The nonprofit Leapfrog Group released its hospital safety grades for the fall of 2023, showing the state’s largest public hospital joined nine others in scoring a “B,” its highest score to date.
Eight years after it received an “F” rating, the University of Mississippi Medical Center scored a “B,” which hospital leaders say is the result of a targeted effort to improve safety measures.
Eight Mississippi hospitals received an “A” safety score, a decrease from 11 in May.
Leapfrog, which advocates for hospital transparency, assigns biannual grades to about 3,000 general acute-care hospitals across the nation based on how those institutions protect patients from errors, injuries, accidents and infections.
UMMC is the state’s only academic medical center and cares for the highest-risk patients in Mississippi. It is also home to the state’s only organ and tissue transplant program, Level I trauma center, and a children’s hospital with specialized pediatric programs.
Its latest grade places it in the ranks with other academic medical centers such as Baylor University Medical Center in Dallas, University of Tennessee Medical Center in Knoxville and University of North Carolina Hospitals in Chapel Hill, according to UMMC’s press release.
“We’re a Level I trauma center, we’re a tertiary care center, we’re an academic medical center, and we’re the only one of those in a state with the sickest patients in the nation,” Dr. LouAnn Woodward, vice chancellor for health affairs and dean of the School of Medicine, said in the press release.
Following its “F” score back in 2015, the hospital has been gradually increasing its letter grade, receiving a “D” for three years in a row, a “C” for the following four years, and a “B” for the first time this year.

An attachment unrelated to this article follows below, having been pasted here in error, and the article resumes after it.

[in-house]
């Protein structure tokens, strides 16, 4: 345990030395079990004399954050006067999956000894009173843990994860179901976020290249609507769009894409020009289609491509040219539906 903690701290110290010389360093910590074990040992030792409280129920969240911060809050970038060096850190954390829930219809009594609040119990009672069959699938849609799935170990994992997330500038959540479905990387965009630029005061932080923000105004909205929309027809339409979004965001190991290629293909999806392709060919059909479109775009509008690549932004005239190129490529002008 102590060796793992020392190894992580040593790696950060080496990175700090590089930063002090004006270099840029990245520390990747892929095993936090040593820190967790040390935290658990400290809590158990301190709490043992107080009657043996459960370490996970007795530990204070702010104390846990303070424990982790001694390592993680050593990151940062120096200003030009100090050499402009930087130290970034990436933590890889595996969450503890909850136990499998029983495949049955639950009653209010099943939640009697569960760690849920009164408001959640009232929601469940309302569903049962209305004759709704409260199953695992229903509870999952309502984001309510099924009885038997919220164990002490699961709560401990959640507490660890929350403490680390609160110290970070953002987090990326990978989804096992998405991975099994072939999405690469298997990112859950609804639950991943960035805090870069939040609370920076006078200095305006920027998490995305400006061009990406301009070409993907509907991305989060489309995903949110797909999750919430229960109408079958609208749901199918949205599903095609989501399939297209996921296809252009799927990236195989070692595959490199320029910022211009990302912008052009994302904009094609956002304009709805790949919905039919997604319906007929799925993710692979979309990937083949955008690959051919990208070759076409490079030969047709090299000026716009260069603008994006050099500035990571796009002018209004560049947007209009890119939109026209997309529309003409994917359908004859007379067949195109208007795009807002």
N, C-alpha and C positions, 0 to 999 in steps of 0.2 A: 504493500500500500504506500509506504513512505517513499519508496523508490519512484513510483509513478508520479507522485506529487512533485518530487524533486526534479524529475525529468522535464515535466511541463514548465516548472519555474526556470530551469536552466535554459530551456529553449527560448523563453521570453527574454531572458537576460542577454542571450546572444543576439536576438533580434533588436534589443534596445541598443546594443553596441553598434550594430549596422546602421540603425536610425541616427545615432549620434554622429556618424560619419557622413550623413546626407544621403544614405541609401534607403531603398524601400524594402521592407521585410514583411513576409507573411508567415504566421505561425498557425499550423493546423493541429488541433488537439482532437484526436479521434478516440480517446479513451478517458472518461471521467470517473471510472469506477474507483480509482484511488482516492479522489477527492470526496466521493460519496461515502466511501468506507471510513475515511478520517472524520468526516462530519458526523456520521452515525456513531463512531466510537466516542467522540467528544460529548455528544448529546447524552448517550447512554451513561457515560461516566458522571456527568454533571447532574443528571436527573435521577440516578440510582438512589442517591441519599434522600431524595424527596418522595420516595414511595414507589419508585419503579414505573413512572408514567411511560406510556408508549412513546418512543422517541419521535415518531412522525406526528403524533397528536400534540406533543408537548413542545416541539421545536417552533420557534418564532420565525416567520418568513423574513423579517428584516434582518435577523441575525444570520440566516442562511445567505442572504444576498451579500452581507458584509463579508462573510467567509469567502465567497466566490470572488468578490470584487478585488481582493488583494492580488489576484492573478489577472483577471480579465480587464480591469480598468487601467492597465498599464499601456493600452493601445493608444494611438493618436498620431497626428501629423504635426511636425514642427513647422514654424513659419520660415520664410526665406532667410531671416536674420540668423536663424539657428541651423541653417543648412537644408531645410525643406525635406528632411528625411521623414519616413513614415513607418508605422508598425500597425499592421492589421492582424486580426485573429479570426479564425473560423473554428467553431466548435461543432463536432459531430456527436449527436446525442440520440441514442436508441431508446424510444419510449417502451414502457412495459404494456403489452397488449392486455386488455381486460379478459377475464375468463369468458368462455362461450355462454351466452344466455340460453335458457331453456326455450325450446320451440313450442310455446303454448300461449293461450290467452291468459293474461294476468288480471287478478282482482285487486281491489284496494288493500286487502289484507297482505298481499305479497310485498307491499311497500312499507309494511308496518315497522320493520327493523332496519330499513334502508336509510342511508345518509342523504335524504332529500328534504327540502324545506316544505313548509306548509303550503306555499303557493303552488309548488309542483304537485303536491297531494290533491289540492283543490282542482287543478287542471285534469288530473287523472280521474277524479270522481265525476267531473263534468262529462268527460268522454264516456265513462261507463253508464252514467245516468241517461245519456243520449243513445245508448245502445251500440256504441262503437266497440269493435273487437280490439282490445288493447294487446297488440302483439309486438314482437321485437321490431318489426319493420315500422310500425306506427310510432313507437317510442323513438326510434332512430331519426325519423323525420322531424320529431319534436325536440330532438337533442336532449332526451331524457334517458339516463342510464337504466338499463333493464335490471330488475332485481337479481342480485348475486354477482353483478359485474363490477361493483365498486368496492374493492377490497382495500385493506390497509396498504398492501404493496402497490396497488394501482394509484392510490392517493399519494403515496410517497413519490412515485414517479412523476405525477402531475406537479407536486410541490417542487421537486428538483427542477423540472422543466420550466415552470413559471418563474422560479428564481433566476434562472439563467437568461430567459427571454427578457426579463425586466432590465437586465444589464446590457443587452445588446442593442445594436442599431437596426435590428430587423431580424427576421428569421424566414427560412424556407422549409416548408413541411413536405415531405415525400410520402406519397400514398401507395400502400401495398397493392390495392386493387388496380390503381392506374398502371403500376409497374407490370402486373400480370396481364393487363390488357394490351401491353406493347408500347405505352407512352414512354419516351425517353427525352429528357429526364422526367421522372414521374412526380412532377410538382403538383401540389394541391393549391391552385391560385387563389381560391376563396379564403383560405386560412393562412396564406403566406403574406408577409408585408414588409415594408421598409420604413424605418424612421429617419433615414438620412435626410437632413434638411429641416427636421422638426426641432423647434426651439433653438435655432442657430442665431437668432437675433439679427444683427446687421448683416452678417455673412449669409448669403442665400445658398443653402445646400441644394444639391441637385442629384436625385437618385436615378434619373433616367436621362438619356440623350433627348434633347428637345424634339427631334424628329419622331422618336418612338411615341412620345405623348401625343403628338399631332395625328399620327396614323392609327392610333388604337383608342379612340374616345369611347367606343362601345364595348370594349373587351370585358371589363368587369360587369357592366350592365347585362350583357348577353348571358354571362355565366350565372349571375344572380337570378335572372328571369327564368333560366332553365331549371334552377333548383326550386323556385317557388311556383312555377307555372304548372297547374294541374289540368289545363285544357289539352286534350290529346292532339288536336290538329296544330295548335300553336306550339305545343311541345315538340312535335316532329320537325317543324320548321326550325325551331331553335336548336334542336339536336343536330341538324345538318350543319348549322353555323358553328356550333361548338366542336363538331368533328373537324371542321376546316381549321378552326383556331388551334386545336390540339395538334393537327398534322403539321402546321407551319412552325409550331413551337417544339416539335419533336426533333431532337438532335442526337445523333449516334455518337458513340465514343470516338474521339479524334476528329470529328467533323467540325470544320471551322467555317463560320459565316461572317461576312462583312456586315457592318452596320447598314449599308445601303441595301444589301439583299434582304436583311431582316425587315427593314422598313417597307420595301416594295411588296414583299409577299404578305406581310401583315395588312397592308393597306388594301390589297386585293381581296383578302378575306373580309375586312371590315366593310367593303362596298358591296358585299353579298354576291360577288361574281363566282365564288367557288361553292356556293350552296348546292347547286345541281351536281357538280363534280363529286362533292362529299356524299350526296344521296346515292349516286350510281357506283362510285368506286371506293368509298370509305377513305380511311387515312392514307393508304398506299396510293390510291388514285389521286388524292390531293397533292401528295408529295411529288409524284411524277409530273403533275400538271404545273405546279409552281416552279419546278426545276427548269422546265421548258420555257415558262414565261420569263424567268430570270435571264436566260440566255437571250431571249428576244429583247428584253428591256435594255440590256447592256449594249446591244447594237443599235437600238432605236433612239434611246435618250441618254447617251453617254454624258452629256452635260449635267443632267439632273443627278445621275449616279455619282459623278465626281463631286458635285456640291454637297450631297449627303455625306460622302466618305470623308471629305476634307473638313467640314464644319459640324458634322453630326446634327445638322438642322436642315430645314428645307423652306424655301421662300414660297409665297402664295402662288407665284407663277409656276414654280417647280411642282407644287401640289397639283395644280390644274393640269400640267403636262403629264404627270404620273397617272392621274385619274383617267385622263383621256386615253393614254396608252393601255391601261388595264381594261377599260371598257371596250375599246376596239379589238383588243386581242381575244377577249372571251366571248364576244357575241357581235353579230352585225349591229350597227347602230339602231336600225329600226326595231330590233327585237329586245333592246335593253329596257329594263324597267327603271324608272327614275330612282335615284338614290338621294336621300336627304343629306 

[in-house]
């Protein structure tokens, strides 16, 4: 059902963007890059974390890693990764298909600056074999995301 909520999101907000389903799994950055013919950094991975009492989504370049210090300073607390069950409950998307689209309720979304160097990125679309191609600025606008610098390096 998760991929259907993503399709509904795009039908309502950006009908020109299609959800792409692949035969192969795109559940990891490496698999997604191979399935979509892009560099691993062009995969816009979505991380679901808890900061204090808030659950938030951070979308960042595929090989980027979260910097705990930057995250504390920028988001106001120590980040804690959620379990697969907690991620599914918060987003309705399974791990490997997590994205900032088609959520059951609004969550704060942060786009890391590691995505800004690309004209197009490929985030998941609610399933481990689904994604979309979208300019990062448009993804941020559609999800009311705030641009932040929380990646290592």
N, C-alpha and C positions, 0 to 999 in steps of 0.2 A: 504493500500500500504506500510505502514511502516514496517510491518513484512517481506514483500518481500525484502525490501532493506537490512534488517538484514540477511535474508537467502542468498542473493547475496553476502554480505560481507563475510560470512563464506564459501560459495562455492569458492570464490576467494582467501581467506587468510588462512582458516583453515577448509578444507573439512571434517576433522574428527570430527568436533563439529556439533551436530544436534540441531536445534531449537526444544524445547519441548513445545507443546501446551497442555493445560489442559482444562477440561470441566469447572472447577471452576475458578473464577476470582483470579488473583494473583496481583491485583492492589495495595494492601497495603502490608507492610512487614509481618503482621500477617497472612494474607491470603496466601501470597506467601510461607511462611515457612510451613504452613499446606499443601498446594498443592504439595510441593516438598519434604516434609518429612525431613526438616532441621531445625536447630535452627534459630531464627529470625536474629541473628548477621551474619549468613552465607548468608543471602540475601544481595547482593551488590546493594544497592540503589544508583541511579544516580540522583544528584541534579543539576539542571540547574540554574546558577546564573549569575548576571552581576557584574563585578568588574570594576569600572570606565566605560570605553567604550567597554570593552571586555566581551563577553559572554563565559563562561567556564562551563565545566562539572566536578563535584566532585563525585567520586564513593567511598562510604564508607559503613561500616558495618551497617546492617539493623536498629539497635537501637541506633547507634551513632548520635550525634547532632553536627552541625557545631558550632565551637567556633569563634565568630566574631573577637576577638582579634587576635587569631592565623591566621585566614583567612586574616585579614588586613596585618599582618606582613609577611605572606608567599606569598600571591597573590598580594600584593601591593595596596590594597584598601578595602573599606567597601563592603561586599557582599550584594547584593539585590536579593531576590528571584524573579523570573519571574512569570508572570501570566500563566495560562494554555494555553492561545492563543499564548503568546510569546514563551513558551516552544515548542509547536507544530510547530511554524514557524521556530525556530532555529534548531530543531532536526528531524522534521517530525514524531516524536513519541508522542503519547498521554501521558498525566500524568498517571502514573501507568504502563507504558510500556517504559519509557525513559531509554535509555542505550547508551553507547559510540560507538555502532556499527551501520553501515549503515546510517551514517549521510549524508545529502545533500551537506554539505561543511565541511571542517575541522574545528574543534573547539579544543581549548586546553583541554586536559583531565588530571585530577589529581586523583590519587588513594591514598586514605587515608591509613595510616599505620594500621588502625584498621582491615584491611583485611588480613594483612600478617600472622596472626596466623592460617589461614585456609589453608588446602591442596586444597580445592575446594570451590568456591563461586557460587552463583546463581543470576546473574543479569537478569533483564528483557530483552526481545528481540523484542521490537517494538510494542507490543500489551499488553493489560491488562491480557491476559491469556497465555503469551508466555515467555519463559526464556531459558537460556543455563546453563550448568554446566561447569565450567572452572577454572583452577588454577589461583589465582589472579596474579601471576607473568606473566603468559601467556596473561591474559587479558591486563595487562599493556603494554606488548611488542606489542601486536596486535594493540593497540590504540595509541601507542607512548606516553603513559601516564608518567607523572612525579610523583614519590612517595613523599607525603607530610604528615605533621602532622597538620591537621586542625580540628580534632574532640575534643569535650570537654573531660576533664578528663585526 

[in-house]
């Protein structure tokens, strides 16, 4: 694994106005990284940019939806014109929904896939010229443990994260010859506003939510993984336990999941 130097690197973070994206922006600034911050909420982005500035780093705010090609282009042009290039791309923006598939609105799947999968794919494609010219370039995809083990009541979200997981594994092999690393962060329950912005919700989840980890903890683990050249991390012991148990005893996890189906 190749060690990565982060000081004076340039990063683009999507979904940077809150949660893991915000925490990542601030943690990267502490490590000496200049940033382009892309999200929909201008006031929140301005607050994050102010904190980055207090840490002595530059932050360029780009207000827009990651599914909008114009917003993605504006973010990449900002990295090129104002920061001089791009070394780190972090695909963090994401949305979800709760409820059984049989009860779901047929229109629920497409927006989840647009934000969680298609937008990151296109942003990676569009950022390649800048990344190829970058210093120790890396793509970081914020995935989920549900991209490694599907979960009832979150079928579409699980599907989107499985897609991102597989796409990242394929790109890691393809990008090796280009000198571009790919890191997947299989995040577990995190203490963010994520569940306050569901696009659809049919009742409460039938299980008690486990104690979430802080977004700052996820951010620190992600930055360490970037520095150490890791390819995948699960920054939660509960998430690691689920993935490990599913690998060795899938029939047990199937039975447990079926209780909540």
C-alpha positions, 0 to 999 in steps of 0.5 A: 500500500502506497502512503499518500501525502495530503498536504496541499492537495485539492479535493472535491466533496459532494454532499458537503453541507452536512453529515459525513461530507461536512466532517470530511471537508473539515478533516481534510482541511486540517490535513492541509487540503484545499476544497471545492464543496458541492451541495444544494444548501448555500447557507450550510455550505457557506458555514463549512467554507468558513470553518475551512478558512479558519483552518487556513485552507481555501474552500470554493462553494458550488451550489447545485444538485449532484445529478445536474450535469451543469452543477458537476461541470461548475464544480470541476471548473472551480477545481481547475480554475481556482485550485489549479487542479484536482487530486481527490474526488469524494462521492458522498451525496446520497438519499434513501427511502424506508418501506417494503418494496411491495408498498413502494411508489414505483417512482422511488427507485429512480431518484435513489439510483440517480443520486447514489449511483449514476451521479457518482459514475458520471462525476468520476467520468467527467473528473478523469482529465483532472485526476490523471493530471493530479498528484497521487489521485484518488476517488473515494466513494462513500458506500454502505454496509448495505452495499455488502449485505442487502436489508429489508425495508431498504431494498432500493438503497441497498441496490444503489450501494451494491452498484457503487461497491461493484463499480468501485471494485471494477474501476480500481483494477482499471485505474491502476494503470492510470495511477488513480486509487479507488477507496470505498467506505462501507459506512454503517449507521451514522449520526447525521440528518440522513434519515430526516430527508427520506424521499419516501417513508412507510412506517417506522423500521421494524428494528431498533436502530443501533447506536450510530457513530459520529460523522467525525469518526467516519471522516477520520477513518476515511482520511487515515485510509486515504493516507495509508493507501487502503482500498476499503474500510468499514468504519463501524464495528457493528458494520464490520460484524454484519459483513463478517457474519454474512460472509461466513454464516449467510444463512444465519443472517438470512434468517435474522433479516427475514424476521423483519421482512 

No Mississippi hospitals received an “F” in the latest report, but three scored a “D,” including Merit Health Central in Jackson. The letter grade is based on the hospital’s performance in five categories: infections, problems with surgery, safety problems, practices to prevent errors, and doctors, nurses and hospital staff.
Merit Health Central scored worse than average compared to other hospitals in the rate of deaths from serious treatable complications post-surgery, as well as the rate of dangerous objects left in patients’ bodies after surgery.
The urban hospital, which began cutting services like general surgery and its neonatal intensive care unit last year, has long serviced predominantly Black neighborhoods with a high concentration of people living below the poverty line.
An estimated 160,000 lives are lost annually across the country due to avoidable medical errors, an improvement from the 205,000 lives in 2016, according to the Leapfrog group.
This is a full breakdown of hospital ratings.